Vergil's Aeneid: Hero, War, Humanity

Vergil's Aeneid: Hero, War, Humanity

Vergil's Aeneid: Hero, War, Humanity

Vergil's Aeneid: Hero, War, Humanity

Synopsis

One of the pillars of the Western literary tradition, Vergil's Aeneid has it all: adventures on the high seas, battles, passion, monsters, magic, and struggles that test the mettle of both man and woman. G. B. Cobbold joined with Bolchazy-Carducci Publishers to produce the Aeneid as the grand and rousing story that it is. Cobbold's command of Latin and commitment to a strong narrative line have produced an Aeneid like no other: a fresh and page-turning rendition that reads like an epic novel, with engaging and helpful reader aids. Features: Introduction to the Aeneid and Vergil Vivid novelistic rendition with marginal summaries and 92 dynamic in-text original illustrations by Thom Kapheim Map of Aeneas' voyage Glossary of characters Family trees of main characters and gods Book-by-book outline of the plot Timeline of significant events in Roman history Questions for reflection and discussion.

Excerpt

This is a story of a war—and the story of a warrior, the first of the fugitives from Troy to make his way to Italy. Constantly driven off course by fate, or by the power of the gods, and harassed by Juno’s relentless anger, he came ashore at last in Latium—but even there a long and bitter conflict lay ahead of him before he could establish a city and a home for his ancestral gods. But his descendants would be the founding fathers of Alba Longa, and one day they would build the walls of everlasting Rome.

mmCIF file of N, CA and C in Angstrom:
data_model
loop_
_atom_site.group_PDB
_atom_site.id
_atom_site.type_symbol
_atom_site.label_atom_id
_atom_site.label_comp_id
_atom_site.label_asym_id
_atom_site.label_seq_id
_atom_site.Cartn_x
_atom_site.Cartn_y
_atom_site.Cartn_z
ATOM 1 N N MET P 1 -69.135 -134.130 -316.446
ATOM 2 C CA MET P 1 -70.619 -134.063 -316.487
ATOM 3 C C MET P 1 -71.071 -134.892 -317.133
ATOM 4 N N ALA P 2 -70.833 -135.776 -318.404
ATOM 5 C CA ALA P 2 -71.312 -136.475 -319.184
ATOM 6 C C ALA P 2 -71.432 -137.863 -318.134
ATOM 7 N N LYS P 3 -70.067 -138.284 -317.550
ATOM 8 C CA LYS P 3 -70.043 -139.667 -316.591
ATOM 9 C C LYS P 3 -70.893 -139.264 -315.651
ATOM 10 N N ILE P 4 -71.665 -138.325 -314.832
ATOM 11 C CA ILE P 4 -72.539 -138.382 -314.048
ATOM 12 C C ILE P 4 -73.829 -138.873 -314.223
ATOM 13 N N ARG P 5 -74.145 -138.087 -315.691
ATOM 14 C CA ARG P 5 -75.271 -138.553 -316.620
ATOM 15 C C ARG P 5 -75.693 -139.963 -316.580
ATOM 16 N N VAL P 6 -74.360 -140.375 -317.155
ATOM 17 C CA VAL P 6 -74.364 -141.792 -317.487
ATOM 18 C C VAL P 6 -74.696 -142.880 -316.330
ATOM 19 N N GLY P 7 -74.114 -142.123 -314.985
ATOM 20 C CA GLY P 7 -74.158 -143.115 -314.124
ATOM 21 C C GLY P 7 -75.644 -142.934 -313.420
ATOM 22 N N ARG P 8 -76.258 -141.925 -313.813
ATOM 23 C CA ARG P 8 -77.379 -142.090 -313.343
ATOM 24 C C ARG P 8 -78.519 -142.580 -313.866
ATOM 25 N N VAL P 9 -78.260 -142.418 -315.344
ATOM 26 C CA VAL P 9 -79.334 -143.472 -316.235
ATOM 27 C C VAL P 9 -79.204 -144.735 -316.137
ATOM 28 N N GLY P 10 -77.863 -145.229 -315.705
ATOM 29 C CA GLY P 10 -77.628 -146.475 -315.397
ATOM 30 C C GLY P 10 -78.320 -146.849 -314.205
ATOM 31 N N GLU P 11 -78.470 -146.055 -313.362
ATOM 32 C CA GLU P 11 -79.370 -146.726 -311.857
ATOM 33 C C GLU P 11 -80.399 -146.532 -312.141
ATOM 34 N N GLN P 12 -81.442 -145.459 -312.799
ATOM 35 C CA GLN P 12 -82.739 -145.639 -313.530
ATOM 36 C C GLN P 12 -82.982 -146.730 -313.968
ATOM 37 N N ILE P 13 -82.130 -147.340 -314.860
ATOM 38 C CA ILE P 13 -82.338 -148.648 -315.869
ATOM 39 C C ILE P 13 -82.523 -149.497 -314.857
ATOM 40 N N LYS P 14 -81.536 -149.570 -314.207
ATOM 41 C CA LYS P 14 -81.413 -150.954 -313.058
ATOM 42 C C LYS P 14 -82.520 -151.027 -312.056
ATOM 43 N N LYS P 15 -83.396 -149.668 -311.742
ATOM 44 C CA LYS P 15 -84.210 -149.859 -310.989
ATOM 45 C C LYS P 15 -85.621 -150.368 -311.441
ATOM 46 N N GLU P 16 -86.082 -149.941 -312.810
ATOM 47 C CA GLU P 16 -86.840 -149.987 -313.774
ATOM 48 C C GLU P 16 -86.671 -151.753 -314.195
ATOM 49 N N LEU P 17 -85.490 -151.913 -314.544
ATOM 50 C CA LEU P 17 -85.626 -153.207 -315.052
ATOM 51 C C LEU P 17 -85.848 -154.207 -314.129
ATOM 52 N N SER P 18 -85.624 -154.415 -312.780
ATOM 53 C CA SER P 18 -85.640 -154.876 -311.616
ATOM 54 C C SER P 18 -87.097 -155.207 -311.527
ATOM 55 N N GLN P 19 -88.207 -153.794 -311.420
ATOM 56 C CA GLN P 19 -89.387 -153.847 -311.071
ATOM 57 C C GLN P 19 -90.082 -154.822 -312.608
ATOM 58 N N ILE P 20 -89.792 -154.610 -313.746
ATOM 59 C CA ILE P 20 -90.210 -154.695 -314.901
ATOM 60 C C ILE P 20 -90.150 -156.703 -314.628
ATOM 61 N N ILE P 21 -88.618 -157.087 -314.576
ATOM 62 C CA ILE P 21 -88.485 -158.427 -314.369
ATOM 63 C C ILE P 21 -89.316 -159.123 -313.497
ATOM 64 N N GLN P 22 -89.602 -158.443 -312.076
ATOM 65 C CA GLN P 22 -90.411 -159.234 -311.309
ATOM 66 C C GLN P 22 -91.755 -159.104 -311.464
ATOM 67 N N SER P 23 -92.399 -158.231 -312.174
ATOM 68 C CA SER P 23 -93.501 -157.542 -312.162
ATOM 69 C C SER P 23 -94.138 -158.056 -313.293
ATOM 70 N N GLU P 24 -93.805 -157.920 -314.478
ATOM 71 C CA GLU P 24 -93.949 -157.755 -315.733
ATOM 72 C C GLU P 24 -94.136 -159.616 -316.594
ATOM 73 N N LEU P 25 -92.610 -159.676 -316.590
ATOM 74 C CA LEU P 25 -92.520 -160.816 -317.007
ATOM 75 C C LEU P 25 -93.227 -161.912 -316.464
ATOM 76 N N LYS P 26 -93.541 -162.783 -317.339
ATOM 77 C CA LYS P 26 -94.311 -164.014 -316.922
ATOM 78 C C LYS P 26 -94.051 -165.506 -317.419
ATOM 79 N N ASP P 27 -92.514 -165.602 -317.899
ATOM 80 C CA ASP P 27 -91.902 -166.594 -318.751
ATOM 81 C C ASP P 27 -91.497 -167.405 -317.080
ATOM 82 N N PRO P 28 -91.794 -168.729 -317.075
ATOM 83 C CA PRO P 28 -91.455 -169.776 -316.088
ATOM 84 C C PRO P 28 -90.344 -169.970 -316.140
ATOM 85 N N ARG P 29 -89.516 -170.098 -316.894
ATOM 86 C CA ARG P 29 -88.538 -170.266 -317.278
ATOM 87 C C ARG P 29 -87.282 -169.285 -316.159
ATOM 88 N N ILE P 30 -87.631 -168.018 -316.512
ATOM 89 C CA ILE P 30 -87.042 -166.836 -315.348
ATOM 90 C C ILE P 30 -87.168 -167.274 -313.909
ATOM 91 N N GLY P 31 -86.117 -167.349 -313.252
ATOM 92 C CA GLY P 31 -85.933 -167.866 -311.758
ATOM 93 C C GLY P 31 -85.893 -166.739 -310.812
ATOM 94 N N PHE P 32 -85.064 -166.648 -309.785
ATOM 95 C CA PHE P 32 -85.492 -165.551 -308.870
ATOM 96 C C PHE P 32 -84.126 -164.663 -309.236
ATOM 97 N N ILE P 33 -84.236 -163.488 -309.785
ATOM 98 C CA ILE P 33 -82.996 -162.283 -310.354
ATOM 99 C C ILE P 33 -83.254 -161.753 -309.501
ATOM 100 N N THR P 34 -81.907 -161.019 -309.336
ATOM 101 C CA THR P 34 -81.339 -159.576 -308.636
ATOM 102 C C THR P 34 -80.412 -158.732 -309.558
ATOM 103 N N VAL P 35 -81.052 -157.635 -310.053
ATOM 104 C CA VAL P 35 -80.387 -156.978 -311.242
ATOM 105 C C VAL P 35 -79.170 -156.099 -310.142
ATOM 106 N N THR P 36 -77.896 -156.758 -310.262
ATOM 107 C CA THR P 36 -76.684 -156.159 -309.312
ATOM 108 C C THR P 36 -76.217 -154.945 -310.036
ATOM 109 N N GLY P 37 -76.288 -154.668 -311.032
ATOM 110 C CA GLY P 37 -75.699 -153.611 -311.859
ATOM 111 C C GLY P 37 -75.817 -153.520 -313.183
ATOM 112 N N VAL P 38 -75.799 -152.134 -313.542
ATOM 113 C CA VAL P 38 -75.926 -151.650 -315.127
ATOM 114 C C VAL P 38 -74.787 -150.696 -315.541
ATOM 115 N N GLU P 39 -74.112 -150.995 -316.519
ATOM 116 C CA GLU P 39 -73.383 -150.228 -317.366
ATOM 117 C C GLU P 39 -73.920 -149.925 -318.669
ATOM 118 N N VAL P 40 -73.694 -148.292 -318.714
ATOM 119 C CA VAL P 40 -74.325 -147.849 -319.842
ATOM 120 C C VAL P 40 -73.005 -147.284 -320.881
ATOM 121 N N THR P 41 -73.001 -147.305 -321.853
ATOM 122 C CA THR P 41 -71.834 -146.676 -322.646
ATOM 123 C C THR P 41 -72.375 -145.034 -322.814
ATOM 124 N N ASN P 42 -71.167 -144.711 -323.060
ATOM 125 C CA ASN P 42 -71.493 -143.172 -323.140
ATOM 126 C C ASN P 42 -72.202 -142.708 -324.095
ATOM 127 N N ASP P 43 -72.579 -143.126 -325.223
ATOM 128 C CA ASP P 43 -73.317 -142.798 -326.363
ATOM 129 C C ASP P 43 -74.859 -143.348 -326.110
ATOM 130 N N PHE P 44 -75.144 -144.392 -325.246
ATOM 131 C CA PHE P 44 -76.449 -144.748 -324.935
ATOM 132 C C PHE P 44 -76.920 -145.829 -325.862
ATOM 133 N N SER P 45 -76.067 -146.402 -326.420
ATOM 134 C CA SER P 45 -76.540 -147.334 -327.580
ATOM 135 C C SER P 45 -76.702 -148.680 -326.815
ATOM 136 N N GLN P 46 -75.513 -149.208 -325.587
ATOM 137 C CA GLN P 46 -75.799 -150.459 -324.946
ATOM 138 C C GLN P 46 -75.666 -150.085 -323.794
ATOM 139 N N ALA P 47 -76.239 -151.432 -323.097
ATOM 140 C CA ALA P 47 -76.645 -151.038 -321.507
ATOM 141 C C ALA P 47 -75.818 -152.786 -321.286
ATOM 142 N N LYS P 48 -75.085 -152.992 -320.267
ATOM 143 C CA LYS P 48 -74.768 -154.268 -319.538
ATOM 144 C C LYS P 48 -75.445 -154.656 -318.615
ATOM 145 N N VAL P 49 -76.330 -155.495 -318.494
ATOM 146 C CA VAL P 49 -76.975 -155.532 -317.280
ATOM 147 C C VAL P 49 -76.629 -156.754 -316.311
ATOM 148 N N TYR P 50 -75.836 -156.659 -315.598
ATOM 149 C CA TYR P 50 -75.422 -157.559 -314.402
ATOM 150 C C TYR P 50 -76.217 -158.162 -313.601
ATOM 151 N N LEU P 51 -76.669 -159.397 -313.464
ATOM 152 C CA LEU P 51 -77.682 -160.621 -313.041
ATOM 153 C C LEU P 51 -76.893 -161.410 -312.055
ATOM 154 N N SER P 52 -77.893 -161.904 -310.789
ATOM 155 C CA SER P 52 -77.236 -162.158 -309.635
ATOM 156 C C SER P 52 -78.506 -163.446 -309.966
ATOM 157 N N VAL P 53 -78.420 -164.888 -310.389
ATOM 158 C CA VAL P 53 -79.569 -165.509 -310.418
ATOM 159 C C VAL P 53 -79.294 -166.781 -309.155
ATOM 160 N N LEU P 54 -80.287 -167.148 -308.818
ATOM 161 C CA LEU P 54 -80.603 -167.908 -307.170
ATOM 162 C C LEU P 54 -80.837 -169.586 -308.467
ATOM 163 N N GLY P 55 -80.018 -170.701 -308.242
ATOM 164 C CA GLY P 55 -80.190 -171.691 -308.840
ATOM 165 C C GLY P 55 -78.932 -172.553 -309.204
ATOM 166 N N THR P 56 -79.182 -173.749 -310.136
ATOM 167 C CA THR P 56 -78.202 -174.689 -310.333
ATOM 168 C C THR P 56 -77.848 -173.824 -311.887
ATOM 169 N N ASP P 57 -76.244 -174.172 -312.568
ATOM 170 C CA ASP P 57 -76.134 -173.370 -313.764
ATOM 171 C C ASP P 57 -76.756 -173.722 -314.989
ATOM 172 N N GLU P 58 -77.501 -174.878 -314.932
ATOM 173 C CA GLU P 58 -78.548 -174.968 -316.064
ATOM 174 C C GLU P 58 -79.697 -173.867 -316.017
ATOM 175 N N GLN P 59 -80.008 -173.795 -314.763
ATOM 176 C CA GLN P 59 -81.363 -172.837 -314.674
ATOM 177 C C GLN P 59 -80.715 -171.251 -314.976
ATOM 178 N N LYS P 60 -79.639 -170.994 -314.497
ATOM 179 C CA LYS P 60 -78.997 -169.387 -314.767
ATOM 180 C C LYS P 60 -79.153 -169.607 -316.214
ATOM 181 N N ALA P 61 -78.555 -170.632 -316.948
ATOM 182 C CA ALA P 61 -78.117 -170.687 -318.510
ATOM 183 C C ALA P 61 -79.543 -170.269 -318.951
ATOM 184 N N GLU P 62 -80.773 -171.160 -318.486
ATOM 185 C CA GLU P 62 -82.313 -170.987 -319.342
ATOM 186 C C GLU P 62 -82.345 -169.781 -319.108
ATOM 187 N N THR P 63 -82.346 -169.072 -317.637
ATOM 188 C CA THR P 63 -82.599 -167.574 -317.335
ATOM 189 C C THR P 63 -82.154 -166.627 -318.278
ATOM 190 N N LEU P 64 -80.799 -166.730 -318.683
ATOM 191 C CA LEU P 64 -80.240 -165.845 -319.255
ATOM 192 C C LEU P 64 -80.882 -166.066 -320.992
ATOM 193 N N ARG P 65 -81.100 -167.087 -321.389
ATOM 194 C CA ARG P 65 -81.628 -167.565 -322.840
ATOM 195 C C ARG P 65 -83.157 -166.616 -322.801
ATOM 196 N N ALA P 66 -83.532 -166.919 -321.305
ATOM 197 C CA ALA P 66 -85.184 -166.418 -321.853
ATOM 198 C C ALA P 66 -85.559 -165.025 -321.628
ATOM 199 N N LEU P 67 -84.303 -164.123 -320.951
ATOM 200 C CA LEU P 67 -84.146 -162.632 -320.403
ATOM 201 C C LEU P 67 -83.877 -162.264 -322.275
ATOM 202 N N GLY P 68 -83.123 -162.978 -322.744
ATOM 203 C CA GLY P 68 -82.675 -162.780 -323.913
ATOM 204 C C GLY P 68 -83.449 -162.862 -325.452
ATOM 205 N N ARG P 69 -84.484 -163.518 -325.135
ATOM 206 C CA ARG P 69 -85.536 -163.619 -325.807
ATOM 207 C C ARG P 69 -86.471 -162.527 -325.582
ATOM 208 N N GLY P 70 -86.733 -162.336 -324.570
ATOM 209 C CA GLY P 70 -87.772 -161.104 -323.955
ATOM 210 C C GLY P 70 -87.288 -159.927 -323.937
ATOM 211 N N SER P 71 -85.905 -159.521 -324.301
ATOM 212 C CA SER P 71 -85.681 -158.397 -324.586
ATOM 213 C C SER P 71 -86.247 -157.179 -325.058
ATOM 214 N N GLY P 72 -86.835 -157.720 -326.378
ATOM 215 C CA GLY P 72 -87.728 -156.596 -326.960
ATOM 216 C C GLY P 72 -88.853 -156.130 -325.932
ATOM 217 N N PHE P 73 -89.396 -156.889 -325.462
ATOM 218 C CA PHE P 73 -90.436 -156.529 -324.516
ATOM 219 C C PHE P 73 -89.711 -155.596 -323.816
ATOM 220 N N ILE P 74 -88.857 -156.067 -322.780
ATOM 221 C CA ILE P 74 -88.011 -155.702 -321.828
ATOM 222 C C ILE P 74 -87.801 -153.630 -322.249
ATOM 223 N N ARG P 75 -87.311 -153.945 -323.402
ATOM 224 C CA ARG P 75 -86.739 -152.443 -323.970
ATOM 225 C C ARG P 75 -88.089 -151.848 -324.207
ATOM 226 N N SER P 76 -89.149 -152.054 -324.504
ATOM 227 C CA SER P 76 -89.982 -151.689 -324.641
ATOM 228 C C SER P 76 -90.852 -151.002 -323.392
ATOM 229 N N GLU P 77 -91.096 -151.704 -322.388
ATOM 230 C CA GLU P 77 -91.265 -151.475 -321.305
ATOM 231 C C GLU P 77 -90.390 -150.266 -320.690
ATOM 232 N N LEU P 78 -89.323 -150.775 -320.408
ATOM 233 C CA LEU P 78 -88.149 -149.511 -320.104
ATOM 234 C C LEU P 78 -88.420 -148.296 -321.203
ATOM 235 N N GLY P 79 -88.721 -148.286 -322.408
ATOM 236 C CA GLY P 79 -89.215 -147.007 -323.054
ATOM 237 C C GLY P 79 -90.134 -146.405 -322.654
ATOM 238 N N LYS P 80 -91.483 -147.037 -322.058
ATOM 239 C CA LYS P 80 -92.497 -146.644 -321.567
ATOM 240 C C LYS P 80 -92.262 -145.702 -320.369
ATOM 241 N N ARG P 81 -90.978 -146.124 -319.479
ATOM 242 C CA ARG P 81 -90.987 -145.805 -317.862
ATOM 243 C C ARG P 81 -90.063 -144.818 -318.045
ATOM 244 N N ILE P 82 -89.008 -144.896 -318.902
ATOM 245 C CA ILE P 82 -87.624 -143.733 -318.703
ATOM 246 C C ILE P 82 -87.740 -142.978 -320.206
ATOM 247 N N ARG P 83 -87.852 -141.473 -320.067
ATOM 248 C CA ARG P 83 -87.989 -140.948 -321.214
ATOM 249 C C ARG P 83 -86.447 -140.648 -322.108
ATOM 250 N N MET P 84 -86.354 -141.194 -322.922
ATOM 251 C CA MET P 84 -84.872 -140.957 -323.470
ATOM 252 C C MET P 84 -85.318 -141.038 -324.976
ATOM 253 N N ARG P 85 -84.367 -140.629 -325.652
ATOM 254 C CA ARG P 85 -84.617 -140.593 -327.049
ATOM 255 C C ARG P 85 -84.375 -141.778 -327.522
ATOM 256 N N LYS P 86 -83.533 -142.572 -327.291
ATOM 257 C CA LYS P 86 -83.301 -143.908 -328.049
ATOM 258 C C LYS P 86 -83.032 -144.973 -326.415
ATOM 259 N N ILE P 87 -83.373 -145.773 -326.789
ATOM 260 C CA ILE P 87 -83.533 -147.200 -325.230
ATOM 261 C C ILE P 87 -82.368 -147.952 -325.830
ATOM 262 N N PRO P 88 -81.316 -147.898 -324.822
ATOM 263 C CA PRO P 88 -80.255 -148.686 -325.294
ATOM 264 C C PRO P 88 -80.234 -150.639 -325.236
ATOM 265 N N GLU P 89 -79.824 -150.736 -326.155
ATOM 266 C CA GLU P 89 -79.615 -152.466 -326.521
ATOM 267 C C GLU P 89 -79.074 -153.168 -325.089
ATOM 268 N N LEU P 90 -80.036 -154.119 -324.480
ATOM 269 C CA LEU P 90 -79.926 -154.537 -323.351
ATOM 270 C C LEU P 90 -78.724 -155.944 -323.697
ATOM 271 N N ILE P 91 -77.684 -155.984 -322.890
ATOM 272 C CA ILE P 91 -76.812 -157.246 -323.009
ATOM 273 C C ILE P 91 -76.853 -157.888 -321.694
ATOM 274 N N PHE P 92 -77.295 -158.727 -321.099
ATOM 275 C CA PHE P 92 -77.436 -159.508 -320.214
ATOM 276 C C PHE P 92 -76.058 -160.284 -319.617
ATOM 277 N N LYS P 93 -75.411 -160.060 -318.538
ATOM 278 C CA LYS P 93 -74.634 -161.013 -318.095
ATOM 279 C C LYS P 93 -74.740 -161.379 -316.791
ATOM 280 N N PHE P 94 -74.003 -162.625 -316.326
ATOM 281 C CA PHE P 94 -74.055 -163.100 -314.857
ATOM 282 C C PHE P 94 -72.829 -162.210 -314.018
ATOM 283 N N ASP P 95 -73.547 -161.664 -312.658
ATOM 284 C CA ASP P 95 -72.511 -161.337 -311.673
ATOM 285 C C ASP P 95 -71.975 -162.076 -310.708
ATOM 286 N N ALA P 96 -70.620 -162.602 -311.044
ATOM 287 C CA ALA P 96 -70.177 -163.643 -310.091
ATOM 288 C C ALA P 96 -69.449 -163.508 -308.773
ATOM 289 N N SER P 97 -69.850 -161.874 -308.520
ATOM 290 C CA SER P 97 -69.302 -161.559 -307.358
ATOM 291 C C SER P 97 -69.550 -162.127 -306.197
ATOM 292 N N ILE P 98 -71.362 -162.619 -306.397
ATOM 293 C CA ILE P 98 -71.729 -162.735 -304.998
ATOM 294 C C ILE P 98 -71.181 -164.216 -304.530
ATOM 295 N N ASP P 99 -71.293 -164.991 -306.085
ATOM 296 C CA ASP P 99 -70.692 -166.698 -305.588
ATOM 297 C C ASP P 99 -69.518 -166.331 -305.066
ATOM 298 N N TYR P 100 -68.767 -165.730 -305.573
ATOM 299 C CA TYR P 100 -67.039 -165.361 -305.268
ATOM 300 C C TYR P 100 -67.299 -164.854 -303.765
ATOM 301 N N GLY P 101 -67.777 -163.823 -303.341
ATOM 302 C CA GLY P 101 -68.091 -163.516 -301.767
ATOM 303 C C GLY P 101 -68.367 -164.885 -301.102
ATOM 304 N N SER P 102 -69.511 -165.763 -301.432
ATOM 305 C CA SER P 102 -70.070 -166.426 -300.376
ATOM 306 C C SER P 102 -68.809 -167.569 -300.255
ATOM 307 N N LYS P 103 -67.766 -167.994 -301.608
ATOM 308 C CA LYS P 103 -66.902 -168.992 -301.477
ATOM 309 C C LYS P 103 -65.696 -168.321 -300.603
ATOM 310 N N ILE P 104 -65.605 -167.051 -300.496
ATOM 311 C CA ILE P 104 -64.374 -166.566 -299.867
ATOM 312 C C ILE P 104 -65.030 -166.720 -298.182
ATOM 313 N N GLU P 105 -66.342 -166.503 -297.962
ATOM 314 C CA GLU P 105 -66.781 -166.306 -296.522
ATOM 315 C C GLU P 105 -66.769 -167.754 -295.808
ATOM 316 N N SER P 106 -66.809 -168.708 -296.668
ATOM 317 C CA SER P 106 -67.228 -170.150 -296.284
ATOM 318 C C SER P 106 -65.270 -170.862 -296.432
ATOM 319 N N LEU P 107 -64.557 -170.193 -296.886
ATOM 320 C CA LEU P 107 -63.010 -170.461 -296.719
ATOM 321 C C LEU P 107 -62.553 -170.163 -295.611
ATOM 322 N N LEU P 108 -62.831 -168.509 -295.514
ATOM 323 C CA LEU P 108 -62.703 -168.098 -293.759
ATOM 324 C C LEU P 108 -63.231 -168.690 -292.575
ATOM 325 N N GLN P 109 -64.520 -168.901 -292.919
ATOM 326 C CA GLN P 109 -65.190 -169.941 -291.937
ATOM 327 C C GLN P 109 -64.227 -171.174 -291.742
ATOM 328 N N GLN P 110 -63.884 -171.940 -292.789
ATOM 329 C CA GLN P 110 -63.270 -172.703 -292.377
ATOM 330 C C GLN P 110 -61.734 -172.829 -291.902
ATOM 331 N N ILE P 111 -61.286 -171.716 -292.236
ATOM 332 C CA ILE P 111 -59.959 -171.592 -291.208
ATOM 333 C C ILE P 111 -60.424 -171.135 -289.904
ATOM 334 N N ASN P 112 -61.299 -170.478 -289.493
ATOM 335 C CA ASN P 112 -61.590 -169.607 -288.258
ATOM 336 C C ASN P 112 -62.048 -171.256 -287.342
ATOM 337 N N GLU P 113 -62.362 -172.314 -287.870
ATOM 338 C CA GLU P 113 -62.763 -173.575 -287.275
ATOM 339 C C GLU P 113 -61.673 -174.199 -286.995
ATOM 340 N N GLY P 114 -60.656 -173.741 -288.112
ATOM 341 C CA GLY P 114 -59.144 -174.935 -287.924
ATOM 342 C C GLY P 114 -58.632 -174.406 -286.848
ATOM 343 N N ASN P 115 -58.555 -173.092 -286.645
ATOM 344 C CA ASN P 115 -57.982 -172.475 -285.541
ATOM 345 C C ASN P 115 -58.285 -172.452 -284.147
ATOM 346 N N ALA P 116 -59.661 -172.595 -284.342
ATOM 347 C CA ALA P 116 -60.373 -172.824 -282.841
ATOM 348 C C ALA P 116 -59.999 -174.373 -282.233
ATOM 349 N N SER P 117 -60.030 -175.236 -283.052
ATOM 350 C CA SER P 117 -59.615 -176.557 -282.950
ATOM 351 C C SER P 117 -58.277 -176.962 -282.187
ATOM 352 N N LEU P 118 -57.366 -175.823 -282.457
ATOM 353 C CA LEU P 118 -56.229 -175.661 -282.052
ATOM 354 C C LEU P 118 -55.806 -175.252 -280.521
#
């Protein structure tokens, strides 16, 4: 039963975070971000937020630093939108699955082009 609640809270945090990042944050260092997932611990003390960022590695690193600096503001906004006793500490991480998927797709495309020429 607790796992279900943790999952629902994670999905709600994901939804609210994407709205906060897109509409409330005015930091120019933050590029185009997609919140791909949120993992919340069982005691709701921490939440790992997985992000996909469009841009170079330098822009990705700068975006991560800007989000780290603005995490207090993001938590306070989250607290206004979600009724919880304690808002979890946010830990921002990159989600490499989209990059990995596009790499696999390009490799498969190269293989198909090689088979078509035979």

What was the cause of all his trials? This man was famous for his obedience to the gods, so what had he done to offend Juno, the queen of the gods? Why did she make him suffer so much, and put so many obstacles in his way? Is a desire for vengeance a mark of the immortals?

Many years before, colonists from Tyre in Phoenicia had come to Libya and founded an aggressive, prosperous city that they called Carthage; it lies a long way from Italy, due south from the mouth of the river Tiber. It was well known that Juno favored Carthage more than anywhere else on earth, more even than Samos where she was born; and in Carthage she kept her armor and her chariot. The Carthaginians were very dear to her, and she hoped and prayed that they would become very powerful. But she had also heard what the fates had in fact decided: that the descendants of this man from Troy would one day govern a proud empire of their own, and that they would invade Libya, and that her beloved Carthage would fall.

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